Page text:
Daily Archives: June 24, 2013

Brownback is off and running for re-election

Though there hasn’t been a formal announcement, an e-mail that Gov. Sam Brownback sent out last week made it clear he is running for re-election next year. The e-mail asked for campaign donations so that Brownback can share his “record of accomplishment with Kansans.” The e-mail selectively highlighted some of those accomplishments and said that “now is the time to protect and build on our achievements.” It also claimed that Brownback  is fighting off efforts by President Obama and others in Washington, D.C., “to make Kansas, our precious Kansas, look more like their vision for Washington.”

Huelskamp won’t help with Obamacare

Questions about Obamacare? Don’t expect answers from Rep. Tim Huelskamp, R-Fowler, who is among the Republicans indicating their unwillingness to be a resource for constituents as they navigate the new health care changes. “Given that we come from Kansas, it’s much easier to say, ‘Call your former governor,’” Huelskamp told the Hill newspaper, referring to Health and Human Services Secretary Kathleen Sebelius. “You say, ‘She’s the one. She’s responsible. She was your governor, elected twice, and now you re-elected the president, but he picked her,’” said Huelskamp. Rep. Jason Chaffetz, R-Utah, said: “We know how to forward a phone call.”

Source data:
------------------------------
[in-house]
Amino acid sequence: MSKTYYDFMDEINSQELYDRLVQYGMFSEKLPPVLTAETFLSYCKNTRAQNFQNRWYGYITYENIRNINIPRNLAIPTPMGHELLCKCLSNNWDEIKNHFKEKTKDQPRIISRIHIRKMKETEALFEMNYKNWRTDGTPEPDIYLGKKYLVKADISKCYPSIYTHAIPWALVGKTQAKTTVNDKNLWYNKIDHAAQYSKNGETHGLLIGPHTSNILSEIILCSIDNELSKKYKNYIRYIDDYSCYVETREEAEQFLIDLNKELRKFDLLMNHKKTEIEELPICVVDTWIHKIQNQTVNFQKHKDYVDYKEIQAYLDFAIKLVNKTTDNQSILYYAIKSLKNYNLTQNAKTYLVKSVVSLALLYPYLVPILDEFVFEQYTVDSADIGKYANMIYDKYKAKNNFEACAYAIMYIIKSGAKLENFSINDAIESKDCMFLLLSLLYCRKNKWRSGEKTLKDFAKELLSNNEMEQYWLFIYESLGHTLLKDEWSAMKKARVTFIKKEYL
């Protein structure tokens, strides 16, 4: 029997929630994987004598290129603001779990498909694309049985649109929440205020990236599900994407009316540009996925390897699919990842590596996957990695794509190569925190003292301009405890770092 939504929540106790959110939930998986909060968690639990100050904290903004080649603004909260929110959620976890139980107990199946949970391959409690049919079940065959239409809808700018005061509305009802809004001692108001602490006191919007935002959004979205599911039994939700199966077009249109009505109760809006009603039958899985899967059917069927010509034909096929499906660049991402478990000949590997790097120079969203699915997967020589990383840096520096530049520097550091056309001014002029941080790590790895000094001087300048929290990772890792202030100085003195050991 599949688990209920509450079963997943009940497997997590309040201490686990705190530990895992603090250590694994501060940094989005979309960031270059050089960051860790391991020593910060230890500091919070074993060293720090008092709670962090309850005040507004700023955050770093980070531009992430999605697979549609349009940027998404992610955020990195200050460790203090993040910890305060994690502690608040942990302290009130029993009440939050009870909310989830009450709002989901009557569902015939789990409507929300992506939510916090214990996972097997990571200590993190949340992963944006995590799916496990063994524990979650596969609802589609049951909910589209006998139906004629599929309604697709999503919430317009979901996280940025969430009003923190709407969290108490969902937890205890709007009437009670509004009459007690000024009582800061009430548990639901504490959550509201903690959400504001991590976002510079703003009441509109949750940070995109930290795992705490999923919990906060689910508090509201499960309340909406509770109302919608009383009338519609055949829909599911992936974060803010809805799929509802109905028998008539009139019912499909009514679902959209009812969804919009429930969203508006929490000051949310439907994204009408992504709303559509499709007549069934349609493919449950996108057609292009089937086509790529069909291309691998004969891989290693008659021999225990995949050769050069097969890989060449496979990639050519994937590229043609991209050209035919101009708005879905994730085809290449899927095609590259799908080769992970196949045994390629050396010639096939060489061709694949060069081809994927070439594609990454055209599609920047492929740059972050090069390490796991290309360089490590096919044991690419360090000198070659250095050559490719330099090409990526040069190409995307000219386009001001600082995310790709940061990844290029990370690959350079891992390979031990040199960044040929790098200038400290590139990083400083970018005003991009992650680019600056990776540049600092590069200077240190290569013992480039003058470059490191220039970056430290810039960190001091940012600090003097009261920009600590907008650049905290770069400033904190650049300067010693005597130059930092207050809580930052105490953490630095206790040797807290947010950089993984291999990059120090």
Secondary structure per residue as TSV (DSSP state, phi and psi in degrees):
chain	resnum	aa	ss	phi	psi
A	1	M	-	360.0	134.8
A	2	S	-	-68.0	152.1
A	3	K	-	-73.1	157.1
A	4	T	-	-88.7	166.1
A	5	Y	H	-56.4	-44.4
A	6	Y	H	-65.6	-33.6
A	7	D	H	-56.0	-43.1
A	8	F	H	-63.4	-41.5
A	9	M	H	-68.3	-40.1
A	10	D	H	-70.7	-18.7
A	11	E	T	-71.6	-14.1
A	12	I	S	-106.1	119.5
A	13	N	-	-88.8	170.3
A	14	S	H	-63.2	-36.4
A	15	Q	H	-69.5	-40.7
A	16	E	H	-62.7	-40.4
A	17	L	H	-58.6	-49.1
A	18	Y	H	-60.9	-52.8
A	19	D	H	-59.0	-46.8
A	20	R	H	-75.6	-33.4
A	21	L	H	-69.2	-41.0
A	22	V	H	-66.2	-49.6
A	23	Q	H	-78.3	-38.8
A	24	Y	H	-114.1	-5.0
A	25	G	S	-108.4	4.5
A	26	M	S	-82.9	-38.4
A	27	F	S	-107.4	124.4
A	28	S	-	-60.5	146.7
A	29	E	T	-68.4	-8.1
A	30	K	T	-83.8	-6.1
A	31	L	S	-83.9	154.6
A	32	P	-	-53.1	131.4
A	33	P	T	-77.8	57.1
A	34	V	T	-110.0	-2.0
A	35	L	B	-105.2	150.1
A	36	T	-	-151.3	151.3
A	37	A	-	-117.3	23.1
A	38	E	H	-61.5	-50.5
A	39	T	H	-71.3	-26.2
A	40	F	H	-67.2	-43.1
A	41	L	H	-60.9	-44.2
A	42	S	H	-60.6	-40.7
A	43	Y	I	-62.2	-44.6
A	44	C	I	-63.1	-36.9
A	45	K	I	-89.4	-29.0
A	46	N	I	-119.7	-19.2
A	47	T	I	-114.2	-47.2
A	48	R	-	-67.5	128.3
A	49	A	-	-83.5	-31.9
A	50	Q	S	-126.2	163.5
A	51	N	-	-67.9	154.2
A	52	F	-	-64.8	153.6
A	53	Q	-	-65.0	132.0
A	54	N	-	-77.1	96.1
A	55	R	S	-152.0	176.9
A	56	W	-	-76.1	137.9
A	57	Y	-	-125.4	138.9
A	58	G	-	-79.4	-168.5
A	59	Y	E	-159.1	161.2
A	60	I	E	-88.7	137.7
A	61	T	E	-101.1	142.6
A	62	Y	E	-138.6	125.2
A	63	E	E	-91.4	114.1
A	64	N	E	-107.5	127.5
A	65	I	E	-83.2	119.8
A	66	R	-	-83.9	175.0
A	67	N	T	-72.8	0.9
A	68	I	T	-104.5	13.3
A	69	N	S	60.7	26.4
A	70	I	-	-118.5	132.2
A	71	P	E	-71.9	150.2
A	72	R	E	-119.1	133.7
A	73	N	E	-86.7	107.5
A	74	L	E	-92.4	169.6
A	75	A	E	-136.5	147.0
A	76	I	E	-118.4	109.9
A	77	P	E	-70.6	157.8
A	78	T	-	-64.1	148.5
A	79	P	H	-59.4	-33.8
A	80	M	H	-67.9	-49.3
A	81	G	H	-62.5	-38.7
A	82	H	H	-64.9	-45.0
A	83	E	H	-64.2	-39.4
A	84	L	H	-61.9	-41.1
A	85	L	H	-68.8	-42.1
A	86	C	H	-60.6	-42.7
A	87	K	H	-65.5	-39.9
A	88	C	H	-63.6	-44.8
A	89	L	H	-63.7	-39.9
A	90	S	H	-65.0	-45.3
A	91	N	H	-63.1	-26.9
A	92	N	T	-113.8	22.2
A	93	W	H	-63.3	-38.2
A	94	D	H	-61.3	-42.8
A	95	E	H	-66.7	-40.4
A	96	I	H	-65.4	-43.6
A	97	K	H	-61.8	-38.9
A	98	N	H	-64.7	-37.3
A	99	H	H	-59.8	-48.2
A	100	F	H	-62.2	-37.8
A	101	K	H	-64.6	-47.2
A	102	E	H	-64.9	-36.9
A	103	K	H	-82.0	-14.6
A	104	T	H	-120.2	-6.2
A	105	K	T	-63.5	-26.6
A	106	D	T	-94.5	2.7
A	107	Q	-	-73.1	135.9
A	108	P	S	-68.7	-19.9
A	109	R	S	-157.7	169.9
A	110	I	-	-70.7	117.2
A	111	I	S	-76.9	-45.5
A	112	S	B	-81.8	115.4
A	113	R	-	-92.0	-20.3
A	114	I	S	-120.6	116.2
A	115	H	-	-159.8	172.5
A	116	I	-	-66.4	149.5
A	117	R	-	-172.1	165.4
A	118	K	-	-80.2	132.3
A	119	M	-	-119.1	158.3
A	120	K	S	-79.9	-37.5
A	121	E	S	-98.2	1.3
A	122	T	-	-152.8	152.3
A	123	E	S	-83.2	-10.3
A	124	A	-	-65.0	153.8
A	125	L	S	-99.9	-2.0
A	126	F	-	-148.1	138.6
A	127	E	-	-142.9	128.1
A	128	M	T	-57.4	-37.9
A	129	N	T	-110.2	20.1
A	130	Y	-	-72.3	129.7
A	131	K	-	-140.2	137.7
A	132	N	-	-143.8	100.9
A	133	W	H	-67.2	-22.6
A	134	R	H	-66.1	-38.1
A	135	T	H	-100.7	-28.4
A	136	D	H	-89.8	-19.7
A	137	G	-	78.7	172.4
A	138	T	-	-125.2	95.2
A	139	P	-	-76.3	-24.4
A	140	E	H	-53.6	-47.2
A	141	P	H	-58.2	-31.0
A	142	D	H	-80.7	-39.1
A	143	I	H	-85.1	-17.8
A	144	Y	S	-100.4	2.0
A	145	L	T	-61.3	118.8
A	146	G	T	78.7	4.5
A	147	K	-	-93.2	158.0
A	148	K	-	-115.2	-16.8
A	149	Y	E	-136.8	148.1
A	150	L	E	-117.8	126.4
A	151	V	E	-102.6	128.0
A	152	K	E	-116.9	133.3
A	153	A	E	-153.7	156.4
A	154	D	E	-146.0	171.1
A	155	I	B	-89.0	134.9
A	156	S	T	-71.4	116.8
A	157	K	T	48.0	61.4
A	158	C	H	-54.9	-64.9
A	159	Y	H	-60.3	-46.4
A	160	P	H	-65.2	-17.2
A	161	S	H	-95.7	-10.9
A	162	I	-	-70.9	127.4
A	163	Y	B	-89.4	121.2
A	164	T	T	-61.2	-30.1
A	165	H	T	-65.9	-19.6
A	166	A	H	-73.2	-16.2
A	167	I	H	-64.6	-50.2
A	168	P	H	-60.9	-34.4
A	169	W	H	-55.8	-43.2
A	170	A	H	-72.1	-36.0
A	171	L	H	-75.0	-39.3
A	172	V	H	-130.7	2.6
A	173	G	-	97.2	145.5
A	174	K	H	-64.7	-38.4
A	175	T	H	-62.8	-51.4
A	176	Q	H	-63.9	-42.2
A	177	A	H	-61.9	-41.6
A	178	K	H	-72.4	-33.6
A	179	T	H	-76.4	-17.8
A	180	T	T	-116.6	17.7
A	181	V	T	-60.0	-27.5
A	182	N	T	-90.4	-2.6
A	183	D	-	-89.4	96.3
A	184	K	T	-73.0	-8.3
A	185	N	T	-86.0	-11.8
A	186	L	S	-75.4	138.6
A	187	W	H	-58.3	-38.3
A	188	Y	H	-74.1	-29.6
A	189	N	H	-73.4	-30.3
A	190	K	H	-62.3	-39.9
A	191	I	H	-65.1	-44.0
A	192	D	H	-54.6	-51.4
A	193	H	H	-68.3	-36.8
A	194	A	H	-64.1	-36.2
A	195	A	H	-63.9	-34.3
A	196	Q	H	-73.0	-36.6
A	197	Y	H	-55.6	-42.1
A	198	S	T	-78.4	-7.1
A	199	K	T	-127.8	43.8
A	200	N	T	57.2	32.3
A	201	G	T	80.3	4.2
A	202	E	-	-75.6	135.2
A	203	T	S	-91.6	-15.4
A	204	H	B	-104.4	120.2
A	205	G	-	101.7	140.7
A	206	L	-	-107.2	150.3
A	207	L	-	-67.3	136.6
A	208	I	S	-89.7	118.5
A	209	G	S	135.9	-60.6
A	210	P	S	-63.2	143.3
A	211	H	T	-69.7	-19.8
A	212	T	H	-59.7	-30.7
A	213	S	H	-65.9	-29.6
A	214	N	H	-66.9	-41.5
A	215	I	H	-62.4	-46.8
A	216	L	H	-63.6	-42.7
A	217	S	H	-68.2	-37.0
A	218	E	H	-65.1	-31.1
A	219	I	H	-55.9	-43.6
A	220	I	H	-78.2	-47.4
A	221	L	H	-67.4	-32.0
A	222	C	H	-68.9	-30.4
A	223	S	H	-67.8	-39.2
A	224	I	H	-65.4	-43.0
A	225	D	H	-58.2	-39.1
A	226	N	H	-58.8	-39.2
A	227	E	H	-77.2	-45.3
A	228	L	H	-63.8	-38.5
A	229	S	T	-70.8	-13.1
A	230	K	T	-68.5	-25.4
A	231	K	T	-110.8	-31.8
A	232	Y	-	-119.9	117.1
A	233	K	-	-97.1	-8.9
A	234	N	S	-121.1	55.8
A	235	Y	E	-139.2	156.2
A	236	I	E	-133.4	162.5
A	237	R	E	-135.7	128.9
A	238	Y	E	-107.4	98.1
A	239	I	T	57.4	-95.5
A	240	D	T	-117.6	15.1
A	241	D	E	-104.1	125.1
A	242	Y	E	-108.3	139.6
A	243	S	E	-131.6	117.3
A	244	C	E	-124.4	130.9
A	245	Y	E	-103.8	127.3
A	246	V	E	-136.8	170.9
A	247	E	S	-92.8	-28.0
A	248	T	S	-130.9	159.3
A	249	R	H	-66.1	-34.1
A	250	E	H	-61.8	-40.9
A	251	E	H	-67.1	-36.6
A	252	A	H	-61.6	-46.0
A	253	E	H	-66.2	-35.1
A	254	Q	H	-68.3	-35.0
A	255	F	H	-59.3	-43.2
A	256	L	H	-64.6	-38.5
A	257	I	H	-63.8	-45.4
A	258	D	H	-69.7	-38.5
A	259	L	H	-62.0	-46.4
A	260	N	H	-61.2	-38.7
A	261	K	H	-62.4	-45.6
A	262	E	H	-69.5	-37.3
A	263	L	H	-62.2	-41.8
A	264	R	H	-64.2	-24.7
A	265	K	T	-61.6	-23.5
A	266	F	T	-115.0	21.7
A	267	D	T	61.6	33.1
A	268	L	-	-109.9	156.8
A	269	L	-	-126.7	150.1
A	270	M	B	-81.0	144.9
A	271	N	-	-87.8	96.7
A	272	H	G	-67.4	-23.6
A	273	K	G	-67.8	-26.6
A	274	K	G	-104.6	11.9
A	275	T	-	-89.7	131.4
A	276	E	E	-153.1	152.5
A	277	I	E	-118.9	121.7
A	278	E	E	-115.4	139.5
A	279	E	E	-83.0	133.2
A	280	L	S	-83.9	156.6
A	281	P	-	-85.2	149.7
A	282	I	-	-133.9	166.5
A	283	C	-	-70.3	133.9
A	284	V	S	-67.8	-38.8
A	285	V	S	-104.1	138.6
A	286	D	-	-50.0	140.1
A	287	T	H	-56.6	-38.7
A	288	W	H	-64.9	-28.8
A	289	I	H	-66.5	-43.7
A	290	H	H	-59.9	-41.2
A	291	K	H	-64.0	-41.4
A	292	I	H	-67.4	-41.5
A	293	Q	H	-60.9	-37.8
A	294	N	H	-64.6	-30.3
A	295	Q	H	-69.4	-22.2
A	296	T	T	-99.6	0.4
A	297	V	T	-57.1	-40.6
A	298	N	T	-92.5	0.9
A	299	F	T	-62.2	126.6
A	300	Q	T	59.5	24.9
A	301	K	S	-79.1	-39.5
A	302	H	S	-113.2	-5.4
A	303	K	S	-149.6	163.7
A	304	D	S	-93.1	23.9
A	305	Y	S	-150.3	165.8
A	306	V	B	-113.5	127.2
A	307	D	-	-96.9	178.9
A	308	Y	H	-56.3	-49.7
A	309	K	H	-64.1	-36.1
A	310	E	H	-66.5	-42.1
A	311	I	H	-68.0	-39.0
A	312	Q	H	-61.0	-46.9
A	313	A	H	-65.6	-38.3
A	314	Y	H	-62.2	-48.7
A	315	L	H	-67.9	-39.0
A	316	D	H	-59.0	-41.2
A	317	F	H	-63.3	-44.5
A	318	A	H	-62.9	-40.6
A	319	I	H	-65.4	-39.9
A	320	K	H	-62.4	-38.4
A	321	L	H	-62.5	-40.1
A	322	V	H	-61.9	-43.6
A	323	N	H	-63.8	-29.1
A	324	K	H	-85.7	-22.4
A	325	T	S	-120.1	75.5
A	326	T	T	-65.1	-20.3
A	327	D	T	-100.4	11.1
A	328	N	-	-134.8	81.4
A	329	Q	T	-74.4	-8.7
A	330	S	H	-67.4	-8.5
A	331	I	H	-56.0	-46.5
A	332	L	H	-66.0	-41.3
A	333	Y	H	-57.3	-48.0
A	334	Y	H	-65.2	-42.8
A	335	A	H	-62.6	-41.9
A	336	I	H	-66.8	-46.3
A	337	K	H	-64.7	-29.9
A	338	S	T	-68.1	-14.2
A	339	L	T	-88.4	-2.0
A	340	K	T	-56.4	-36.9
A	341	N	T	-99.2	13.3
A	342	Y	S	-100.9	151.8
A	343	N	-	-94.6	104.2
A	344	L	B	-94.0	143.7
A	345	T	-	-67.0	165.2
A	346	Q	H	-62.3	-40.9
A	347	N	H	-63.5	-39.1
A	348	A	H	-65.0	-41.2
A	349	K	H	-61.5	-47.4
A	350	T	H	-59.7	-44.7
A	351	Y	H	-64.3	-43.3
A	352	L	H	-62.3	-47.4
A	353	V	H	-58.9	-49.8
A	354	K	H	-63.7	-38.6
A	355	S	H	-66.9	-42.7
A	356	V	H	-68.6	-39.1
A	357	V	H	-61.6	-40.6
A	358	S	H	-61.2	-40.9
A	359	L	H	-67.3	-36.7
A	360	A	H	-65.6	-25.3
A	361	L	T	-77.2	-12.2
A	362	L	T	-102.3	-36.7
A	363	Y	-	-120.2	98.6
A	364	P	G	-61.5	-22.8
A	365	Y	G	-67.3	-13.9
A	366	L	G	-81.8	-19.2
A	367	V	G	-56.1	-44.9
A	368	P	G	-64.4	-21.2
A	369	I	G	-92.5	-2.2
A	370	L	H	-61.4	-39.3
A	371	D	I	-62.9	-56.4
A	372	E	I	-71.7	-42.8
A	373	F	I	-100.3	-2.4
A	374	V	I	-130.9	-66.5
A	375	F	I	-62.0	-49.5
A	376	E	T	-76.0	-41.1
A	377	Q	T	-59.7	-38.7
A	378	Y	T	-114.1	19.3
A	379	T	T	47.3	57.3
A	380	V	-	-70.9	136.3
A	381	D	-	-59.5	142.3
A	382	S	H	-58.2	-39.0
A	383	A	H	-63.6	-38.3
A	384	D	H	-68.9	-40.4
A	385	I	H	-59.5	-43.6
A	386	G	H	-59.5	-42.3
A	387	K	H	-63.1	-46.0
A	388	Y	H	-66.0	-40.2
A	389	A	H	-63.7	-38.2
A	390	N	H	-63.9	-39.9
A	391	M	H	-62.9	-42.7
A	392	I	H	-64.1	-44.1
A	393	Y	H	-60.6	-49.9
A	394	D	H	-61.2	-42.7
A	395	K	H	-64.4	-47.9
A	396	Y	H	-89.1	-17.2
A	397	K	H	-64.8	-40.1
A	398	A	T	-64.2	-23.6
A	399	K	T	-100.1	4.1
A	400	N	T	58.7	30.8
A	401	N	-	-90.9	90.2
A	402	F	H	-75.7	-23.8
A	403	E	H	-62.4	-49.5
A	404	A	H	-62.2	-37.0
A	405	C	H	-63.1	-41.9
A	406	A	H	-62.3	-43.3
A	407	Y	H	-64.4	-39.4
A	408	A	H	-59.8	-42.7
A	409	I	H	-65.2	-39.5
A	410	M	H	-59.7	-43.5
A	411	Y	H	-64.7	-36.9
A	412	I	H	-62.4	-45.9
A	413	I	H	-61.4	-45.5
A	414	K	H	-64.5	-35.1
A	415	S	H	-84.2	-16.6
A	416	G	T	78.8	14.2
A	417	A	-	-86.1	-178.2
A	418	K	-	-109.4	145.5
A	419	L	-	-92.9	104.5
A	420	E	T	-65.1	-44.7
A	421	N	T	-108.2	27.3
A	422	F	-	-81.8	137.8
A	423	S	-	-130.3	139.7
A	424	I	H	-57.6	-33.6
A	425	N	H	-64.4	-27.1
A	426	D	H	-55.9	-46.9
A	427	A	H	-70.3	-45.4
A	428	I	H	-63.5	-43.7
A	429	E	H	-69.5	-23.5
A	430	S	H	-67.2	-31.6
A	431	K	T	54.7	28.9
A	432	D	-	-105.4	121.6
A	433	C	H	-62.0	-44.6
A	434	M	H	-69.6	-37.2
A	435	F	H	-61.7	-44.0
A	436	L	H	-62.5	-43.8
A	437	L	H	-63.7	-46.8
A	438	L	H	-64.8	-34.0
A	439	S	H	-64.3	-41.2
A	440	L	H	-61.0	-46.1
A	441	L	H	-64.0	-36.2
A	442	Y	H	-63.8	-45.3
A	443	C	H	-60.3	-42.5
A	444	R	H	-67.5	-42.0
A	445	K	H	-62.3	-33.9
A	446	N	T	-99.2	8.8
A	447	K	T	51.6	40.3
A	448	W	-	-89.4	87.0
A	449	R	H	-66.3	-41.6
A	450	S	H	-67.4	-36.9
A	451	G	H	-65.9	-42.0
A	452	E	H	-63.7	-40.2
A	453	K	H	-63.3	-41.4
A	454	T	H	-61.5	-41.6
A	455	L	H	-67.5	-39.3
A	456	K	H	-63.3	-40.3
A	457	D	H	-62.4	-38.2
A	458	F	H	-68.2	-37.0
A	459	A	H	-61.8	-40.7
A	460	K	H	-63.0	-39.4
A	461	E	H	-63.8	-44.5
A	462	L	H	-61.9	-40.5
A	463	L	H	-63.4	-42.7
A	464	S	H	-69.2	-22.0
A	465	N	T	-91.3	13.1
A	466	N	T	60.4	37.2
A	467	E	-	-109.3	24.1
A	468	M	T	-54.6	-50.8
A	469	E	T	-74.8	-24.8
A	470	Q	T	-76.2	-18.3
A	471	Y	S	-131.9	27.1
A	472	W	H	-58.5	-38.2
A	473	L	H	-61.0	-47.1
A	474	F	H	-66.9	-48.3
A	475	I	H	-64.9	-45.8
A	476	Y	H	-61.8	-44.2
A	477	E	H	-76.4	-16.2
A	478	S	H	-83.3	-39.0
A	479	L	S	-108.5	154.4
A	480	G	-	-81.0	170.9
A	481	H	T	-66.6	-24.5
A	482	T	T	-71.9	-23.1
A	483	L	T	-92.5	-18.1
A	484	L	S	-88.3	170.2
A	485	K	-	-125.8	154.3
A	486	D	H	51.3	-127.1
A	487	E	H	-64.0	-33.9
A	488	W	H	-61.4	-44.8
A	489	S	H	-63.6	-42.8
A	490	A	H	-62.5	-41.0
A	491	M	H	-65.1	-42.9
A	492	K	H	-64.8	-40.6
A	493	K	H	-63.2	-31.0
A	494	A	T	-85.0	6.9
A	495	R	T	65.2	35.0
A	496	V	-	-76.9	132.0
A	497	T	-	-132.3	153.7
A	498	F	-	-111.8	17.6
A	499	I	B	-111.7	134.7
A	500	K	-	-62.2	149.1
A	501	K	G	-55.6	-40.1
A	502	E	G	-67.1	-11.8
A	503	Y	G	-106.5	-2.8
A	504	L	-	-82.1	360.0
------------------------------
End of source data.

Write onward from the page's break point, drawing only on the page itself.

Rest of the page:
Kansas should be like Arizona on Medicaid expansion

Though the GOP-controlled Arizona Legislature resisted Gov. Jan Brewer’s push for Medicaid expansion, it finally agreed. As a result, more than 300,000 low-income Arizona citizens will be able to get health insurance starting in January. “It will extend cost-effective care to Arizona’s working poor using the very tax dollars our citizens already pay to the federal government,” said Brewer (in photo). Kansas has the same opportunity, but Gov. Sam Brownback and the Legislature have yet to act. Expansion in Kansas would enable more than 150,000 Kansans to get insurance, inject more than $3 billion into the state’s economy over the next seven years, and save the state more money than it costs.